They say that life imitates art. But sometimes, it’s the other way around—just ask Jennifer Ryan, author of His Cowboy Heart. In the novel, Ryan draws on her own experiences with her husband returning from serving in the Army, and uses those memories to tell Jamie’s story. Here, Ryan tells Bookish readers about using her own husband as inspiration for a romance novel.
Readers always ask if the characters I write about are based on me, my life, and people I know. Well, that’s complicated. The short answer: not always. The long answer: Yes, in some ways, a piece of me and people I know are in all of my books. I want my characters to feel real and full—like they’re someone readers know in their own lives.
When I set out to write His Cowboy Heart, I relied on my experience with my husband and his military career to tell Jamie Keller’s story. My husband served in the Army for several years, part of that time as an Army Ranger. He served in the Panama invasion, where he earned a Purple Heart, and Desert Shield/Storm.
Jamie returns home to Montana after surviving a traumatic attack and losing several of her closest friends. She’s devastated by her experience and suffering from memory loss. I remember seeing my husband for the first time after he came home from Panama. More than the bandages and injuries disturbed me. It was the change in his eyes and personality. He’d seen things. He’d done things. He’d lost friends. And all of it weighed on him. His experiences had profoundly changed him. The man I knew was still there, but he was more in a way I couldn’t explain.
When Ford Kendrick sees Jamie again, he sees that same change in her. She’s the girl he used to know and a woman he doesn’t quite recognize. The hurt and trauma show in her eyes and the scars on her body because it’s something she just can’t hide. She’s suffering from PTSD. Though my husband’s symptoms weren’t talked about in those terms back when he came home, Jamie’s symptoms are loosely based on what my husband experienced. Nightmares, flashbacks, hyperawareness of her surroundings, checking rooftops for snipers, bouts of anger and depression, frustration that transitioning from military life to civilian life seems more difficult than necessary. The structured life she had before is gone and each and every day is a struggle because no matter how hard she fights to stay in the present, the past intrudes and takes over against her will. But like my husband had an understanding and patient partner in me, Jamie has Ford to see her through her struggles and push her toward a happy and healthy life again.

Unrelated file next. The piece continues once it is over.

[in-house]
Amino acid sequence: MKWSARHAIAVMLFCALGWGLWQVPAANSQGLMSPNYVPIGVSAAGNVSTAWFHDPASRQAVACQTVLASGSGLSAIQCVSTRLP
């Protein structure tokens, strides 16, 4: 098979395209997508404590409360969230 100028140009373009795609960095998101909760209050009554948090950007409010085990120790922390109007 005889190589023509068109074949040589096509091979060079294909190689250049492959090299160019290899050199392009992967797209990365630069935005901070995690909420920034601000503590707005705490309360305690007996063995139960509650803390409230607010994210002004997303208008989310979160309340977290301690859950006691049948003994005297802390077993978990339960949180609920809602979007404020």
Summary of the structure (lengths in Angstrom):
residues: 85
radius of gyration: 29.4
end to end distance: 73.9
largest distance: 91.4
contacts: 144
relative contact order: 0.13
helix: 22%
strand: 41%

After all Jamie has been through, she needs someone who knew her before and knows when to dismiss her odd behavior and when it’s time to give her a loving shove to do and be better. Time heals, but the experience of war never goes away. It fades along with the scars. But it remains a part of your new reality. Learning to live with it and deal with the triggers that bring it all back is easy some days and impossible on others. But having someone beside you, who loves you through the rough patches and hangs in there during the times you’re out of your mind—that’s something special.
Heroes come in all shapes and forms. Yes, Jamie is a hero, but Ford is Jamie’s hero for loving her through her dark times and showing her that life can be light and fun and kind and happy again.
Jennifer Ryan is the New York Times & USA Today bestselling author of The Hunted, McBride, and Montana Men series. She writes suspenseful contemporary romances with outrageous plot twists, deeply emotional love stories, high stakes and higher drama. Her stories are filled with love, family, friendship, and the happily-ever-after we all hope to find. Jennifer lives in the San Francisco Bay Area with her husband and three children. When she finally leaves those fictional worlds, you’ll find her in the garden, playing in the dirt and daydreaming about people who live only in her head, until she puts them on paper.